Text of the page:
Nonesuch – (Vinyl)
By Paul Rigby
Wilco was created on the wreckage of another, highly respected, group, Uncle Tupelo in 1994 – a roots-based outfit. Two factions emerged from the experience. Singer/songwriter, Jay Farrar, left to form Son Volt while Jeff Tweedy created Wilco. Wilco’s first two albums moved from country rock to an amalgam of pop, soul and some psychedelia leaving the expectations of this, the band’s third outing in 1999, flailing a little. What emerged, however, was a move away from strict country or roots and more towards a classic pop feel. Strings and harmonies replaced that country vibe and an introverted application to Tweedy’s own song-writing style emerged lending a more serious note to his lyrics.
Just hear the fractured and discordant tales of human relationships to see how much more settled Tweedy is as a songwriter. His targets are more defined and his songs are now multi-layered, mixing dark and light, asking the listener to pause for thought.
It’s this dark, contemplative combination mixed with the sweet melodies that provides an edge all of its own. Hence, you quickly learn not to take each song on face value. You enter each track a little warily, like a child walking into a secret garden. It’s a place of beauty and wonder but you never know what might be lurking around the corner of the next hedge, so your heartbeat rises and you remain on your guard.
Often an initially innocent song will take a dark, sometimes psychopathic, turn, revealing the singer to be slightly unhinged only to quickly reassure you is that all is well – leaving the listener feeling suspicious of the real truth. All the time, however, you’re carried along by groovy, catchy, pop hooks so you never feel like leaving the ride.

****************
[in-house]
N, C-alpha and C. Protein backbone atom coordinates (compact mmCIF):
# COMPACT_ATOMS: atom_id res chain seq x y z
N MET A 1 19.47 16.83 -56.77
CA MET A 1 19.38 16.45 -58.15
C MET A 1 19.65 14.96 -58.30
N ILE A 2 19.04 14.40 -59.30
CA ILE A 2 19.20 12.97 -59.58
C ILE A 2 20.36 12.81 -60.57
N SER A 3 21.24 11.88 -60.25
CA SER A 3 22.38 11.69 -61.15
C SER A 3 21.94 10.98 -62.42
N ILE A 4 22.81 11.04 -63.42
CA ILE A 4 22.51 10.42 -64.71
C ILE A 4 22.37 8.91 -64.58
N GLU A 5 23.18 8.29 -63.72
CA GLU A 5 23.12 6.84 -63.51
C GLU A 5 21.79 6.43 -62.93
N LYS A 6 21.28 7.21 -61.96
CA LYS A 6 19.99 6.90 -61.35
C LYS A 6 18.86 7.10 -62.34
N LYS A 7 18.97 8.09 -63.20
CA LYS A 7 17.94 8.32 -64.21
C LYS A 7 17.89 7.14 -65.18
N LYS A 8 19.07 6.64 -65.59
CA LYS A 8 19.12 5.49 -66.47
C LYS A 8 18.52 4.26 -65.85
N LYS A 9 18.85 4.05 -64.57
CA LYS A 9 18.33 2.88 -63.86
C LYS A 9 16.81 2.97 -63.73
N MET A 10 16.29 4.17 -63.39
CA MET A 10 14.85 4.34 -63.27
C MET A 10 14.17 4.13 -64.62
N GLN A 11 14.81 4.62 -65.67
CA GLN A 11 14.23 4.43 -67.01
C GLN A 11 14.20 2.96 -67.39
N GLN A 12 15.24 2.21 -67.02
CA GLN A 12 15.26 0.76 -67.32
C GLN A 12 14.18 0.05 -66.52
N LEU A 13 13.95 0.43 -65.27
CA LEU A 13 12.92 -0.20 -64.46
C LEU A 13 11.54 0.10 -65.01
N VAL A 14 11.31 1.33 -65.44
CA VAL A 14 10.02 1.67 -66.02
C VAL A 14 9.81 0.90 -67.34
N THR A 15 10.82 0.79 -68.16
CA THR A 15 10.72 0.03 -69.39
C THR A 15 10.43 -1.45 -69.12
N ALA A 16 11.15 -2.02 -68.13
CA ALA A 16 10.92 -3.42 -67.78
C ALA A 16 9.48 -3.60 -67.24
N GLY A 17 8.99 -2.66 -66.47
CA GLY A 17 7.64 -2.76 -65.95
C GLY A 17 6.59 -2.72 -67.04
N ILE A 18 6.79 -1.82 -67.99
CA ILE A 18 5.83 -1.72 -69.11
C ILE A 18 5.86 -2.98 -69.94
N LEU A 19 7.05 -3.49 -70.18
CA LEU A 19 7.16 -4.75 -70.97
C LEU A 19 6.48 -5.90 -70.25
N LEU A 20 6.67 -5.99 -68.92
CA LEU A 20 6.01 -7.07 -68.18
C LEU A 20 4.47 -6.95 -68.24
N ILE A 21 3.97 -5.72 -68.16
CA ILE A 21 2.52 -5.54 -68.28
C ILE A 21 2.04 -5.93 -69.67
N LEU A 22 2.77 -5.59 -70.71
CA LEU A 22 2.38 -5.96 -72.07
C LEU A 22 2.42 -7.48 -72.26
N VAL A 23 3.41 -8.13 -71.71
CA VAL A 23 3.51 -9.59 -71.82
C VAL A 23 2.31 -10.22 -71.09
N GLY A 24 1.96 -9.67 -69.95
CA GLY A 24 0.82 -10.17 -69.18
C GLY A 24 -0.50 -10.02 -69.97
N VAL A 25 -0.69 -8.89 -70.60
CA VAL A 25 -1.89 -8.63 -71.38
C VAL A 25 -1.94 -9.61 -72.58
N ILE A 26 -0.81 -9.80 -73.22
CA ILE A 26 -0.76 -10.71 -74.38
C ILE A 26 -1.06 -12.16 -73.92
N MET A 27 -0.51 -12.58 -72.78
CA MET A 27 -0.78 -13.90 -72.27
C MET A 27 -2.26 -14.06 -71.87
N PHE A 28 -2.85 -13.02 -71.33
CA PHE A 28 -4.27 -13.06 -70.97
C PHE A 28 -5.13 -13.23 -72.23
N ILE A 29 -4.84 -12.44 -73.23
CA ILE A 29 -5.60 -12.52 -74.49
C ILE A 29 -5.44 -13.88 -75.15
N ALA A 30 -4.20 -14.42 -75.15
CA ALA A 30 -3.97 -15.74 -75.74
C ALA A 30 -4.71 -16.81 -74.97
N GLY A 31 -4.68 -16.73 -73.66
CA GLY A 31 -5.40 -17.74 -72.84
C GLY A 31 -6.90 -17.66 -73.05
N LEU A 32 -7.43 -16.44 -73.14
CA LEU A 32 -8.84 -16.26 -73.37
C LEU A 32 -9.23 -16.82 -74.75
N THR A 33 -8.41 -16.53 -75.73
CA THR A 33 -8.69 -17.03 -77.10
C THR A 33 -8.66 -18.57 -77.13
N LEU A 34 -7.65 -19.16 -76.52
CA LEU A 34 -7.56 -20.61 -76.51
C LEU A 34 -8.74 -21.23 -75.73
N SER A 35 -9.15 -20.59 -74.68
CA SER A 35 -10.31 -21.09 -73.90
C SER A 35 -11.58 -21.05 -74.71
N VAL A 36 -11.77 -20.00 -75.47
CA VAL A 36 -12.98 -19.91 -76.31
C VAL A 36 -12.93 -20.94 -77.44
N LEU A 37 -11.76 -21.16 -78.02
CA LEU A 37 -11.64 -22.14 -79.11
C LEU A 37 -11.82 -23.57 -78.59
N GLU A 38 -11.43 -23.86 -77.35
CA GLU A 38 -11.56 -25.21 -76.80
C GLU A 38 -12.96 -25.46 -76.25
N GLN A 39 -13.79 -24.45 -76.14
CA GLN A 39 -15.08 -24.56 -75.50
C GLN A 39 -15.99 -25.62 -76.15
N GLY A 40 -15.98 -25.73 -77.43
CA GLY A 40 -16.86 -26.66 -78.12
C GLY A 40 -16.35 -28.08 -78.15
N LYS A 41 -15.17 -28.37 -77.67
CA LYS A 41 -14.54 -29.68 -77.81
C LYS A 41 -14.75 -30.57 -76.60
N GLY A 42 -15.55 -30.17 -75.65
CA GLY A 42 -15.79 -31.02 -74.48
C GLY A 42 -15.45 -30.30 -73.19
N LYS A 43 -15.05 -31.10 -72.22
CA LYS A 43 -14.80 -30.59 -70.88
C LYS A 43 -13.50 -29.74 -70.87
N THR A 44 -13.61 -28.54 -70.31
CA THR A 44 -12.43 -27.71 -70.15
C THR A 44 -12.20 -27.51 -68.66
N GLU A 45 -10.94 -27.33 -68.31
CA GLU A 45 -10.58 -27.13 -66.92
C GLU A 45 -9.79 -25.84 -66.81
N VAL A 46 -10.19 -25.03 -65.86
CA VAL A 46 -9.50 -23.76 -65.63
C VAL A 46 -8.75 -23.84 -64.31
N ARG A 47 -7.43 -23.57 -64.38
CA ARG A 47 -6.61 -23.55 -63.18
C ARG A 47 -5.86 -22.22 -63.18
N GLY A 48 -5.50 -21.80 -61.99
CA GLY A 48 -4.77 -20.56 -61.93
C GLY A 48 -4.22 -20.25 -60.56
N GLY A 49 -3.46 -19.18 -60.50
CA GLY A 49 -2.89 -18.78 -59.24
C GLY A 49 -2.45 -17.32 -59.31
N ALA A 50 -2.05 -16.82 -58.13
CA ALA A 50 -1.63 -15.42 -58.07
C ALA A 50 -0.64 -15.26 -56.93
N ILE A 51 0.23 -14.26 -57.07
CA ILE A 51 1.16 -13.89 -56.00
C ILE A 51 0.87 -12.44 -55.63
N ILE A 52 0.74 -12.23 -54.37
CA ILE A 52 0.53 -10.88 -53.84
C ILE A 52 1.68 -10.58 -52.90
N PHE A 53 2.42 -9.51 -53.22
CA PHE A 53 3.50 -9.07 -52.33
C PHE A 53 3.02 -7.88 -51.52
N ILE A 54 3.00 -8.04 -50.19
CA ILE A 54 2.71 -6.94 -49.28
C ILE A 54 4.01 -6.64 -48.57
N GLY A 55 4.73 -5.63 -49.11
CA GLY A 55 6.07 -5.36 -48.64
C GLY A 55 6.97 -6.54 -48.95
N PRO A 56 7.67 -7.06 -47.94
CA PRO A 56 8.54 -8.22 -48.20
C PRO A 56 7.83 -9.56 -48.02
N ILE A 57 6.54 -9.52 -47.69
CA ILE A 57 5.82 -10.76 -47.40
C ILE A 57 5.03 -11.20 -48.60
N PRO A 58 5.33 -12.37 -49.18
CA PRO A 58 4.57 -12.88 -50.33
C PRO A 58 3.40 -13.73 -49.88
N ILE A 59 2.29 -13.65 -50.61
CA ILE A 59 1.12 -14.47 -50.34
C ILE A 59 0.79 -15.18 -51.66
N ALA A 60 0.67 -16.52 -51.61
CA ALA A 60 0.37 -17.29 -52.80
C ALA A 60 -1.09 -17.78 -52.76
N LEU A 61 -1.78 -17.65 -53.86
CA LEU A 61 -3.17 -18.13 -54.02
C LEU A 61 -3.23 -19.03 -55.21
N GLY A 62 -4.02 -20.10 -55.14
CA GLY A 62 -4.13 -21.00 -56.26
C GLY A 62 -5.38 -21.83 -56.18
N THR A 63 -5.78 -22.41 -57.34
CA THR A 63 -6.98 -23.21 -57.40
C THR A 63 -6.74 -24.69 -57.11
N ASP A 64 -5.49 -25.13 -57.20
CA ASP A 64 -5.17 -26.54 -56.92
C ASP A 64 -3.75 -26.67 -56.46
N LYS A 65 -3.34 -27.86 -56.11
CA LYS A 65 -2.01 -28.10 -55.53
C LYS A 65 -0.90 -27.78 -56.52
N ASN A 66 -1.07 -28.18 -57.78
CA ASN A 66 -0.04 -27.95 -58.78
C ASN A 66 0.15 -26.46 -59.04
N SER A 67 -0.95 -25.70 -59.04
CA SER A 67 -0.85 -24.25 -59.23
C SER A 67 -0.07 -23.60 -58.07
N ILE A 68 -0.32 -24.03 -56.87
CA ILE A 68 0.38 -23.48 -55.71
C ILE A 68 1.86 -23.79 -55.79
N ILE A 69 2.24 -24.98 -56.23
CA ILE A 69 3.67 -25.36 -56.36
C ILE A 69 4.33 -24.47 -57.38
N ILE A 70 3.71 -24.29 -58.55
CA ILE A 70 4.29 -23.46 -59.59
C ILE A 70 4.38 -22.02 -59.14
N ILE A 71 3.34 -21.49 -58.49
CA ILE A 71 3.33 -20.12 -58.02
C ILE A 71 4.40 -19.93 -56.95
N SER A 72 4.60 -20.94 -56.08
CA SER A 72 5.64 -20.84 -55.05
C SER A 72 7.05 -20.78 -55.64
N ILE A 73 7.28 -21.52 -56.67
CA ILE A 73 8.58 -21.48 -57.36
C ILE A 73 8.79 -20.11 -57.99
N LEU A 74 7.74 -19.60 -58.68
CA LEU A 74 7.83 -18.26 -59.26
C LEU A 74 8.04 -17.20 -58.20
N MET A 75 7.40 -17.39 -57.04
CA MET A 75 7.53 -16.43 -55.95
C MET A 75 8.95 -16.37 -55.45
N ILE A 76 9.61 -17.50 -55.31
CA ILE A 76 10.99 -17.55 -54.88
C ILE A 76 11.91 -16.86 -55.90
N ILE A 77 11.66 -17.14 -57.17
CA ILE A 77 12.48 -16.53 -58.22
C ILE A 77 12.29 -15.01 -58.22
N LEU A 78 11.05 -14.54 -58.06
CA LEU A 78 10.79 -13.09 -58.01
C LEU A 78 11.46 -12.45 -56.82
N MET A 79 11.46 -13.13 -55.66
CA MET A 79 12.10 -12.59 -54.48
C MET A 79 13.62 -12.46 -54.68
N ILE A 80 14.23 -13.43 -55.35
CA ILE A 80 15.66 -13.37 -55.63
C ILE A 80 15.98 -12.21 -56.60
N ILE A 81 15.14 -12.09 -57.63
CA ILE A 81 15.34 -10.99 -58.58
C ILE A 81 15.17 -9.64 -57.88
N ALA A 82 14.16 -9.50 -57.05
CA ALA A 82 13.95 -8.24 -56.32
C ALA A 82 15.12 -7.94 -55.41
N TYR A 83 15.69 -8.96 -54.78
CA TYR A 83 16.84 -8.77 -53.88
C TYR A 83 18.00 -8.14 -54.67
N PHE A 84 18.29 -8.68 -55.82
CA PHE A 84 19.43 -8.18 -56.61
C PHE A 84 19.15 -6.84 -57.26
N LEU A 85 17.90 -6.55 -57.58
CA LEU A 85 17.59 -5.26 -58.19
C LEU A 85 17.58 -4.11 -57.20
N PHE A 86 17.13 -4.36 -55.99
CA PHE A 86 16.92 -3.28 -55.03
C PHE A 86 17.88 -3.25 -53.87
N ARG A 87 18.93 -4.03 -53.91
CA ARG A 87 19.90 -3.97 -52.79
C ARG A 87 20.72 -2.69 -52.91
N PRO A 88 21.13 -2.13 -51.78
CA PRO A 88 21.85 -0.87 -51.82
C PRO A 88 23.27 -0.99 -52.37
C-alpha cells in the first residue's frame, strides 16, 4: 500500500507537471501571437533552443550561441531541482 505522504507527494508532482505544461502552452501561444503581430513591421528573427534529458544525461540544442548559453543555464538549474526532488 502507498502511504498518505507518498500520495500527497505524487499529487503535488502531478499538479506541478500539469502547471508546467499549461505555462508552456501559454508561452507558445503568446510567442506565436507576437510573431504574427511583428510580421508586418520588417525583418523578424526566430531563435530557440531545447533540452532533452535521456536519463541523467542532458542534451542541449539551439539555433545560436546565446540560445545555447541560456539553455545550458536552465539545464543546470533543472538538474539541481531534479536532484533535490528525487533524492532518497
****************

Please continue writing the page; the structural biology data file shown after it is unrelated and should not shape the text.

Summerteeth was a worthy third album for the group. It kept the listener guessing, a difficult trick to pull off well. In addition, it did what third albums should do – showed a steady improvement, a natural evolution, a growth in style and a sense of exploration.
Stand-out track: She’s A Jar
A song to display your speaker’s midrange qualities as it tries to come to grips with this track’s excellent vocal harmonies and strings. This sequence also imposes exacting standards on any speaker’s separation capabilities. Can you hear each voice as a separate entity if you concentrate enough? Or is the midrange a single clump?
Stand-out track: I Can’t Stand It
It might initially appear to offer basic rocking rhythms but the excellent mastering on the song can result in a demanding performance from your bass driver and an examination of how good your speaker’s crossover reacts to the necessary co-operation between bass and midrange.
Can’t Stand It
She’s a Jar
Shot in the Arm
We’re Just Friends
I’m Always in Love
Nothing’s evergonnastandinmyway (Again)
How to Flight Loneliness
When you Wake up Feeling Old
In Future Age